The subsidies are also regressive. According to the Lewin Group, families earning more than $100,000 a year get nearly six times as much tax relief as families earning $25,000. We give the most encouragement to buy health insurance to those people who least need encouragement and who probably would have purchased it anyway.
In addition, people can always lower their taxes by spending more on health insurance, and there is no limit to how bloated a health plan can be.
Oddly enough, we place special burdens on people who must purchase their own insurance. Essentially, they must pay taxes first and buy the insurance with what's left over.
For a worker facing a 15.3% (FICA) payroll tax, a 25% income tax rate and a 5% state income tax, having to buy health insurance with after-tax dollars essentially doubles its cost.
Special burdens also are placed on part-time workers and the self-employed.
Consider that one in five workers is part time. Employers usually do not offer these workers health insurance. And federal law makes it difficult for employers to give them a choice between wages and health insurance.
The self-employed are now able to deduct health insurance costs on their income tax returns. Unlike other workers, they get no relief from the payroll tax, which for many, is a larger tax bite than the income tax.
These problems can be solved with an approach that treats everyone alike, regardless of income or job status. The McCain/Coburn approach (with my updating a bit) works like this:
• The current system of tax and spending subsidies would be replaced by a tax credit of, say, $2,500 per person or $8,000 for a family of four for the purchase of health insurance.
• The subsidy would be refundable; everyone gets it even if he does not owe any income taxes.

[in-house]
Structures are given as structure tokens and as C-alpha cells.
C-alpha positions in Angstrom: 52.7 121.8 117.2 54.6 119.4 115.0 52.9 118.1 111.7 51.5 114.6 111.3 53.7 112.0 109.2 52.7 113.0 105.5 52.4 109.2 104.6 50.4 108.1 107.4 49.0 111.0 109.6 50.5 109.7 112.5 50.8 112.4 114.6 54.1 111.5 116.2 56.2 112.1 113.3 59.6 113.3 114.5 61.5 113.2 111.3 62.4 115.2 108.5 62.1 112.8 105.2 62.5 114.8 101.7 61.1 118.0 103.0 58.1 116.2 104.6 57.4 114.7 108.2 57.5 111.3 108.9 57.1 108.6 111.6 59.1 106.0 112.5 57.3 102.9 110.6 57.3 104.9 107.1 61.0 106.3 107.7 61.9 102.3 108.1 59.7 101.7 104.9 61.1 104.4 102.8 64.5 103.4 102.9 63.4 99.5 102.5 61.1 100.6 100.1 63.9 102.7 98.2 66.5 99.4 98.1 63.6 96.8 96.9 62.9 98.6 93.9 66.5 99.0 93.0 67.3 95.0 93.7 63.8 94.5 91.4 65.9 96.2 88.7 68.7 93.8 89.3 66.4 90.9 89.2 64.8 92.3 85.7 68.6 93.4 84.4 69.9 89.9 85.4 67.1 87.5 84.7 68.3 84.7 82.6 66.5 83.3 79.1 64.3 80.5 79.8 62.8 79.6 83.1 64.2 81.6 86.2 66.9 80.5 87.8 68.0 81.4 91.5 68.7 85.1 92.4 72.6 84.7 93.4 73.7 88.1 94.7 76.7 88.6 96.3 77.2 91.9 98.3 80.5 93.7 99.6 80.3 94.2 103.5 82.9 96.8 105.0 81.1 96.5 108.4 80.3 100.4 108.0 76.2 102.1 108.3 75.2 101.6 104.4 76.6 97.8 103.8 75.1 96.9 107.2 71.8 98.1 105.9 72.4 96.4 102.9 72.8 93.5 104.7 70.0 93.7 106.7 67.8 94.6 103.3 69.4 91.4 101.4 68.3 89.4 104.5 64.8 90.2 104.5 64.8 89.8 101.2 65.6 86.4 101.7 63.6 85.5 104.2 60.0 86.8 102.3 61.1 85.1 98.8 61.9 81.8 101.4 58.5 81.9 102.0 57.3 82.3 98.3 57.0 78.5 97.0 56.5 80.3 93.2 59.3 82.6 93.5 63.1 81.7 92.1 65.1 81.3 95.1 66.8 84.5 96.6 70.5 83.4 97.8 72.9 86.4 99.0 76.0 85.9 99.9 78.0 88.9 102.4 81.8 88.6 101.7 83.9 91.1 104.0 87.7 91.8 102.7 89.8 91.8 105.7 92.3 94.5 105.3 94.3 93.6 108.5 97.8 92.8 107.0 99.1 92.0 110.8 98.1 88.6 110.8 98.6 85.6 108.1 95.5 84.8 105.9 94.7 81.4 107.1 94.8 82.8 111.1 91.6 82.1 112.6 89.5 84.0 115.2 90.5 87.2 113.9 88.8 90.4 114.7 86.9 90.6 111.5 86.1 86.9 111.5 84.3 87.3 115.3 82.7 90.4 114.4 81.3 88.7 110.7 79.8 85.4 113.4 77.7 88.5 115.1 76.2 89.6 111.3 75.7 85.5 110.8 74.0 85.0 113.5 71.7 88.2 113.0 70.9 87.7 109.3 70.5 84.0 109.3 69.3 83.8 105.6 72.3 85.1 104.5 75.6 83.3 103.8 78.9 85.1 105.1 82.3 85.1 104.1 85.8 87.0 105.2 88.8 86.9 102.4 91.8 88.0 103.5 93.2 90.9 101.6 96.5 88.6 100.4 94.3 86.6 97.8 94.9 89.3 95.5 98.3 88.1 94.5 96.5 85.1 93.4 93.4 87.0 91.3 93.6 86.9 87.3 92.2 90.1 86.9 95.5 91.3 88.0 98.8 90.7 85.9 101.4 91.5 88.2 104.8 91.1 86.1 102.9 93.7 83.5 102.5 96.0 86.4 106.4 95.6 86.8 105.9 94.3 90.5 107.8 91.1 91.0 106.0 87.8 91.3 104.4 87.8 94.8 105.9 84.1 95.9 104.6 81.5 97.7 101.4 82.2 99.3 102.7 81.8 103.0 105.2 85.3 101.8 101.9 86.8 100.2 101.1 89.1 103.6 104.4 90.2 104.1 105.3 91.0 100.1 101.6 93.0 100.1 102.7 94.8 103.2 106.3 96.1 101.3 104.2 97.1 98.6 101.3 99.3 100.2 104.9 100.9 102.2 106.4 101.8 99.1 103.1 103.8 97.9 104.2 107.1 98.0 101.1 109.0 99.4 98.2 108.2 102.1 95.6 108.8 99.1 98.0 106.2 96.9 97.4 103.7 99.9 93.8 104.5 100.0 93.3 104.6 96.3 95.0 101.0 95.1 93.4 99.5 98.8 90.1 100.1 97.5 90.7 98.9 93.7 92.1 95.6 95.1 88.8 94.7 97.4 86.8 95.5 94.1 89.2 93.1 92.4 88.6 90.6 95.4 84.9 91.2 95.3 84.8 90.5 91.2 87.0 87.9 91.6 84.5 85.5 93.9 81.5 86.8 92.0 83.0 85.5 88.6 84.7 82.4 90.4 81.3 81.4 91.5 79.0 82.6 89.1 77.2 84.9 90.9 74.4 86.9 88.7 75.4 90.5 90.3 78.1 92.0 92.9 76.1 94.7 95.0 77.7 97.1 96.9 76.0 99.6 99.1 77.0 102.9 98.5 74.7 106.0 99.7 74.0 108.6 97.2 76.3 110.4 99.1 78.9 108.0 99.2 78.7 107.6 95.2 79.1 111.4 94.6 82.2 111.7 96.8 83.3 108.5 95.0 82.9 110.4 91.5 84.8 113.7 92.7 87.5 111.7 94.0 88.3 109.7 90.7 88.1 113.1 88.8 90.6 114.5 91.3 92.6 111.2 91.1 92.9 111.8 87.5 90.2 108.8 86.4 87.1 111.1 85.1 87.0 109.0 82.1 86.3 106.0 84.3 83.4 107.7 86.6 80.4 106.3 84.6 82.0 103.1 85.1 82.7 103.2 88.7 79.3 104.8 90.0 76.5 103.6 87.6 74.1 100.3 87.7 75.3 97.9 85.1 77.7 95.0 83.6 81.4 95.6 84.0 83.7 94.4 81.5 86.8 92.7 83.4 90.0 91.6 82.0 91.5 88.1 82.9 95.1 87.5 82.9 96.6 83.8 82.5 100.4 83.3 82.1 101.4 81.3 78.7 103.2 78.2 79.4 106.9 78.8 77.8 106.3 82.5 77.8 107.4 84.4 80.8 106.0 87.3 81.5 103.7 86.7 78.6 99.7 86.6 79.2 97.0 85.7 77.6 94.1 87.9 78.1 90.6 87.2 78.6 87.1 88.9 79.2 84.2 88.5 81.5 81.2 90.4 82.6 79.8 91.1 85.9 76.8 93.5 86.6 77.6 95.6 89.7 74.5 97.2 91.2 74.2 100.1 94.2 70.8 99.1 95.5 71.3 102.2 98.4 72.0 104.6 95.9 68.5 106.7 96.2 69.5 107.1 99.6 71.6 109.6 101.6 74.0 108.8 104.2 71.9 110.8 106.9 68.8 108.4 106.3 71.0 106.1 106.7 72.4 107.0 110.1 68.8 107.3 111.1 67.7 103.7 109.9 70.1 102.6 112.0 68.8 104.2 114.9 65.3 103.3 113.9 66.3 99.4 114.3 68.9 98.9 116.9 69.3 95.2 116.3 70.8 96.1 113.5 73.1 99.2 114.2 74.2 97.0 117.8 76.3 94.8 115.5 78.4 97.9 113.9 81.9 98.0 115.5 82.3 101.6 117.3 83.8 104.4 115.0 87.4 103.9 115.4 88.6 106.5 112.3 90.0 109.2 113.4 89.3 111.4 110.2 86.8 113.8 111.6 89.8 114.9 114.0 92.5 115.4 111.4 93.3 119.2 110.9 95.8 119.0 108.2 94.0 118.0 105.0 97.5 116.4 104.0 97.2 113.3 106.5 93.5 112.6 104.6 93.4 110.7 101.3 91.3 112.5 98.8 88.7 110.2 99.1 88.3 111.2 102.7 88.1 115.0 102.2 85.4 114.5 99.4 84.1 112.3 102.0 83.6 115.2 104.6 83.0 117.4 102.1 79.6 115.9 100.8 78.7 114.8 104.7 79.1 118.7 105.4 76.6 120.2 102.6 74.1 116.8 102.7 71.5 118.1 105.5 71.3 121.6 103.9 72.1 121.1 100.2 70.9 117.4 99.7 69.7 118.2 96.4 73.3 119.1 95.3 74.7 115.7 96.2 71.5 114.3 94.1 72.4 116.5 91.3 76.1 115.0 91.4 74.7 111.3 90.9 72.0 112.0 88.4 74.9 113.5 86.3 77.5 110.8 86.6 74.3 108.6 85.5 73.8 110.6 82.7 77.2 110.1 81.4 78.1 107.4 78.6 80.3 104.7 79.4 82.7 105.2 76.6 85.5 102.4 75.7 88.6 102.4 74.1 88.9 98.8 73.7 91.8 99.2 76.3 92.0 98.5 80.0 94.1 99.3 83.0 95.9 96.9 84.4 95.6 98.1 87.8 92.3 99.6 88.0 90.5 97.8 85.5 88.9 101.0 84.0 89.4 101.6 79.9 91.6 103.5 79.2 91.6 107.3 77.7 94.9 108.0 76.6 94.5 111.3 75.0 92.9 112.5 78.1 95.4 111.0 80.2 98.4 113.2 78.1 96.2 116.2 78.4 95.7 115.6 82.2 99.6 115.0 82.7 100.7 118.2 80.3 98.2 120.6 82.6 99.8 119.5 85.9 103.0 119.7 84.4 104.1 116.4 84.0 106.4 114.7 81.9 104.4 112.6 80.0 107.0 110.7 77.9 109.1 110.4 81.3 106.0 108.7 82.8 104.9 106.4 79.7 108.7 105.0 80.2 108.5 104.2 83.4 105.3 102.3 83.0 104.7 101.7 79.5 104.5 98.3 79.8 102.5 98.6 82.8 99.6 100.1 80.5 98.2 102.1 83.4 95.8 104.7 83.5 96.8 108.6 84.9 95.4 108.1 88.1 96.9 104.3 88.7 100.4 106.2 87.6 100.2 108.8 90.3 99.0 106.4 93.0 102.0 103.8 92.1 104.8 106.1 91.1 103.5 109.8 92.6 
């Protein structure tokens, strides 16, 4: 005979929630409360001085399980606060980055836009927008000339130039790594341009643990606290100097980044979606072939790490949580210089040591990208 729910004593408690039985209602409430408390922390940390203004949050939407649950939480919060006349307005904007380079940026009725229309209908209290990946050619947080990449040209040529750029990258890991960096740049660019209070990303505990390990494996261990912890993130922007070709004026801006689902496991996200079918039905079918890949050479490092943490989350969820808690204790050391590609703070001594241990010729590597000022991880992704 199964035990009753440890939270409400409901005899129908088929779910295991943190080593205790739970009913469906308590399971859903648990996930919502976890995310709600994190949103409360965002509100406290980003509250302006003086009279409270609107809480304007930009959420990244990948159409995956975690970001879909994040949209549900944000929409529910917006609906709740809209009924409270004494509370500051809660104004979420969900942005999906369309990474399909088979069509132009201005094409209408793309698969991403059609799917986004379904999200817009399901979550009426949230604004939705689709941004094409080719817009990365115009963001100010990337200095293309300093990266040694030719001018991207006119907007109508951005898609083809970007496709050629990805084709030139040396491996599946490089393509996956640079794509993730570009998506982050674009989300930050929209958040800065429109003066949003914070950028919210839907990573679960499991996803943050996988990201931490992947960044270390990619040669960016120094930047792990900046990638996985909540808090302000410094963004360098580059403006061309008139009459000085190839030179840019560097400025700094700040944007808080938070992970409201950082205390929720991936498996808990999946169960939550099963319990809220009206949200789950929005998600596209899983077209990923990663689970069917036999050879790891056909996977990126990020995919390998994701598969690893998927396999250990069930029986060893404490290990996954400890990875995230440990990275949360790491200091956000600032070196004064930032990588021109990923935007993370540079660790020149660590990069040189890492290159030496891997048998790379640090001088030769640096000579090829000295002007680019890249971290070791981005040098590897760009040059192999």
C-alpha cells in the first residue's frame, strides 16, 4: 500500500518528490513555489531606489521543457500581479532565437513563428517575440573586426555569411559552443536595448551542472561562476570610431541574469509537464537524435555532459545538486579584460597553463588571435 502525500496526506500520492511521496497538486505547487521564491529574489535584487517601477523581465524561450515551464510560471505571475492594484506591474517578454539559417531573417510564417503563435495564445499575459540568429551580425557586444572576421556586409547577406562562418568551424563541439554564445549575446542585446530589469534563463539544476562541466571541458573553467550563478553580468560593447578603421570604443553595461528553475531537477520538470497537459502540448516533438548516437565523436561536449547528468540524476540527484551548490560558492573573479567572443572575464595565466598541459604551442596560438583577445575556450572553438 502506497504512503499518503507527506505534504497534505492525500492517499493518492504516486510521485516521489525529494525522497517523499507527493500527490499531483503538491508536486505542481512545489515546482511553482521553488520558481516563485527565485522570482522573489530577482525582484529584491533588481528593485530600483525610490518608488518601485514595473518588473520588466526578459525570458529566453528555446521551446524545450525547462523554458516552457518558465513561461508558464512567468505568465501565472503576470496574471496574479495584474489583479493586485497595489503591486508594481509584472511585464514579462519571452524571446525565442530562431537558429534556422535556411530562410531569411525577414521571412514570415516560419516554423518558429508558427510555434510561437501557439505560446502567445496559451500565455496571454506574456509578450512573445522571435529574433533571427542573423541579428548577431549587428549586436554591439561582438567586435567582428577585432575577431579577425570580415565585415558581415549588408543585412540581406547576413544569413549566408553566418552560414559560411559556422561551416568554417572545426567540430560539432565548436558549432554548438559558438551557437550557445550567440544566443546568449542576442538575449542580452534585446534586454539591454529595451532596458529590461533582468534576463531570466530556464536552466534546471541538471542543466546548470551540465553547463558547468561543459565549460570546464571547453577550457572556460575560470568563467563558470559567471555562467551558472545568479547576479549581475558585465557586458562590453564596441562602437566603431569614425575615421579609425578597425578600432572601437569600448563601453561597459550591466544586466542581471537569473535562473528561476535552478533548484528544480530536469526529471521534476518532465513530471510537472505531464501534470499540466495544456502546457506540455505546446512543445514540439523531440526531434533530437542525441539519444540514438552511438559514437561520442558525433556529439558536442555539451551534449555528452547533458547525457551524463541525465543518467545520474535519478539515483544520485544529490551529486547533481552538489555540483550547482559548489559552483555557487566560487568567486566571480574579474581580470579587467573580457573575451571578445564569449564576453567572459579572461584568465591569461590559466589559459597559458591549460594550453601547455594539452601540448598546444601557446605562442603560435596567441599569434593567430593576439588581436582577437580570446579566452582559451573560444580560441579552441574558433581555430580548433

• Families could obtain the subsidy in the year in which the insurance is purchased and would not have to wait until April 15 the following year to get their credit.
• Insurance companies and other intermediaries would be able to help families obtain their credit and apply it directly to the health insurance premiums.
As a result, people who must purchase their own insurance (including part-time workers and the self-employed) would get just as much tax relief as people who obtain insurance through an employer.
The tax credit would subsidize the core insurance that everyone should have. It would not subsidize all the bells and whistles, as the current system does.
Since employees and their employers would be paying for additional coverage with after-tax dollars, everyone would have an incentive to compare the value of extra health benefits to the value of other things money can buy.
John C. Goodman is President and CEO of the National Center for Policy Analysis, Senior Fellow at The Independent Institute, and author of the acclaimed book, Priceless: Curing the Healthcare Crisis. The Wall Street Journal and National Journal, among other media, have called him the "Father of Health Savings Accounts." He is also the Kellye Wright Fellow in health care. The mission of the Wright Fellowship is to promote a more patient-centered, consumer-driven health care system.
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